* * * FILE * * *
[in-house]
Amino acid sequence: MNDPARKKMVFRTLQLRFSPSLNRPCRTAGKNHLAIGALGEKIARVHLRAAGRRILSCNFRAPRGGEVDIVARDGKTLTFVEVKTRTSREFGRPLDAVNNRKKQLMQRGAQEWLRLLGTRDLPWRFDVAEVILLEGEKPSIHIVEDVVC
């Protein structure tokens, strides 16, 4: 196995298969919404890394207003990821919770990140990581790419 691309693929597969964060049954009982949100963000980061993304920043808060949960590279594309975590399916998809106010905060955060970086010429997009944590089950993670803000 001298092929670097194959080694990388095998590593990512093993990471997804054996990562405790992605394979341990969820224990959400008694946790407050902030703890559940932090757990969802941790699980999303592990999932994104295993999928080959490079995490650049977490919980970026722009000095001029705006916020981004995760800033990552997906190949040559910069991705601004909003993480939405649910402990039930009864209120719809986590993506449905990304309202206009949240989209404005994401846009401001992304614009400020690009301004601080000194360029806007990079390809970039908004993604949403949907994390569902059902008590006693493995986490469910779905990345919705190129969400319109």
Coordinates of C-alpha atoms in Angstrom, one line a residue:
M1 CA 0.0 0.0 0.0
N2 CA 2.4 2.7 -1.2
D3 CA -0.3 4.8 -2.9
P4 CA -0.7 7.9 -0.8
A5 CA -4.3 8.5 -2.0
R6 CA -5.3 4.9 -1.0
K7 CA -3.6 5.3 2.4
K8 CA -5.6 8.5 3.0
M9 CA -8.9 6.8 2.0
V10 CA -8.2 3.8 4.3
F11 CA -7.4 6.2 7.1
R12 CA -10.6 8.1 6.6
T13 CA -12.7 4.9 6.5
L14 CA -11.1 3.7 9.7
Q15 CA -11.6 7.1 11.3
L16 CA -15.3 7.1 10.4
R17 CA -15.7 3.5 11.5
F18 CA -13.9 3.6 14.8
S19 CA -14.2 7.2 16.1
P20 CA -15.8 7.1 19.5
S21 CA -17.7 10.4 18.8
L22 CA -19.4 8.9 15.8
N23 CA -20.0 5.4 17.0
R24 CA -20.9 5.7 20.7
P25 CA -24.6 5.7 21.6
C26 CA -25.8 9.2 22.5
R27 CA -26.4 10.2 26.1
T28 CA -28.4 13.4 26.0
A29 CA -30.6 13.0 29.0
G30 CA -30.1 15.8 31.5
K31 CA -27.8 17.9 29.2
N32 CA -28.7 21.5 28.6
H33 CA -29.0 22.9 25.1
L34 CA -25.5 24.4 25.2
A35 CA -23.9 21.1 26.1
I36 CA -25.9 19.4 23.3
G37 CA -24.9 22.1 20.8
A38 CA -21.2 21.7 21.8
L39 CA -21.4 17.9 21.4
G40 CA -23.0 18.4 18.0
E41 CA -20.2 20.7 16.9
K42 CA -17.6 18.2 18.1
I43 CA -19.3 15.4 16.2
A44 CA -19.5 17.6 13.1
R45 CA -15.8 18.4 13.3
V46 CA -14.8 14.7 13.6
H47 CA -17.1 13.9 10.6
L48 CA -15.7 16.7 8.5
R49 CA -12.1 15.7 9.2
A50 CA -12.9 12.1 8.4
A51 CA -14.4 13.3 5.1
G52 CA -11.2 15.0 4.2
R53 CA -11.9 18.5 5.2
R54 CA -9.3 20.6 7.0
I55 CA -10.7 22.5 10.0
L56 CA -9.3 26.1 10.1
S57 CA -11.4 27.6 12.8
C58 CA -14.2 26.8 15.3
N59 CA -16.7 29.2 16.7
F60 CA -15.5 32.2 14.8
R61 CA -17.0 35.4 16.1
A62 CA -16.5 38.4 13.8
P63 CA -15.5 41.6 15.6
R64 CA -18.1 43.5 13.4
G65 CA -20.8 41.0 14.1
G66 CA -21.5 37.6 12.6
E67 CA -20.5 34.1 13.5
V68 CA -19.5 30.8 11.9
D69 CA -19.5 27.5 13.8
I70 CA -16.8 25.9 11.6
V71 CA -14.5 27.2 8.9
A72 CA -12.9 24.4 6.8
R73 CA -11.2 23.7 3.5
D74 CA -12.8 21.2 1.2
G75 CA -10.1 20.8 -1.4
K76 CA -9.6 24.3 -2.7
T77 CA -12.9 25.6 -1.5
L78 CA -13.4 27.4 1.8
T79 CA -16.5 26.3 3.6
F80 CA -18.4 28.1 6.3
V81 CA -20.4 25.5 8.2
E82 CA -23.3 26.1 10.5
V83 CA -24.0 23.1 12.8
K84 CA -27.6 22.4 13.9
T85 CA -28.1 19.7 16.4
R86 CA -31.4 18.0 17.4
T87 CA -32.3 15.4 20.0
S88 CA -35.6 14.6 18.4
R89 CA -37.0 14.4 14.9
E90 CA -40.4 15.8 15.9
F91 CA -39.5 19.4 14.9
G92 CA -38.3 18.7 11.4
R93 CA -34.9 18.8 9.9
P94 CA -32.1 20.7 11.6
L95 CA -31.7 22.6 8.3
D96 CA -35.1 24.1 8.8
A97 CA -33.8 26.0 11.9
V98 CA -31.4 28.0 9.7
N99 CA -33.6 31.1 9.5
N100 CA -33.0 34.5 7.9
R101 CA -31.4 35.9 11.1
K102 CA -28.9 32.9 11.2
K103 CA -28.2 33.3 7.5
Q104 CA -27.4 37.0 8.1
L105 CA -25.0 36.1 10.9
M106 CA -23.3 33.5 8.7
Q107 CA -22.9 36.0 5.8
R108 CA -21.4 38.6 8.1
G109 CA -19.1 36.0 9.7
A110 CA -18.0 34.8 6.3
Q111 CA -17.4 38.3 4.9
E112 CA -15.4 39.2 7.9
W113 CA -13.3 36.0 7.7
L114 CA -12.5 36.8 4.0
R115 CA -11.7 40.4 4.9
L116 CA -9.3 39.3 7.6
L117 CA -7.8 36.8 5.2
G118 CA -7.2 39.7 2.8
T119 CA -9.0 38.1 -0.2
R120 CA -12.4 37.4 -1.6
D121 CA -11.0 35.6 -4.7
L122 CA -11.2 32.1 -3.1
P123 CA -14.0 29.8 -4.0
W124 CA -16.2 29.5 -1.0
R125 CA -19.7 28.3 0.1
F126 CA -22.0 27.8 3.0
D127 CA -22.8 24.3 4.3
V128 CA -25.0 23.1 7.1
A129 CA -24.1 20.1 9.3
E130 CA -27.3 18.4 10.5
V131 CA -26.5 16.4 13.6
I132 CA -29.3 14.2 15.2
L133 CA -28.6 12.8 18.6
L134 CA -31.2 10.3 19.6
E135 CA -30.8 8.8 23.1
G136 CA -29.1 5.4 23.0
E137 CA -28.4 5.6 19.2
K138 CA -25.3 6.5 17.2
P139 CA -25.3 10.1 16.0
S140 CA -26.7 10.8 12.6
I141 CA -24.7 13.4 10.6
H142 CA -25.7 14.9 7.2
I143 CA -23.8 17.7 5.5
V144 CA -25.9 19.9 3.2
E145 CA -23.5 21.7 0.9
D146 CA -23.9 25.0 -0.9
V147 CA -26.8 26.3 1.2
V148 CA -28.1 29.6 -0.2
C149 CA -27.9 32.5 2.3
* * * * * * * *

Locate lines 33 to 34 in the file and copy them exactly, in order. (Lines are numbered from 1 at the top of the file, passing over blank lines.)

A29 CA -30.6 13.0 29.0
G30 CA -30.1 15.8 31.5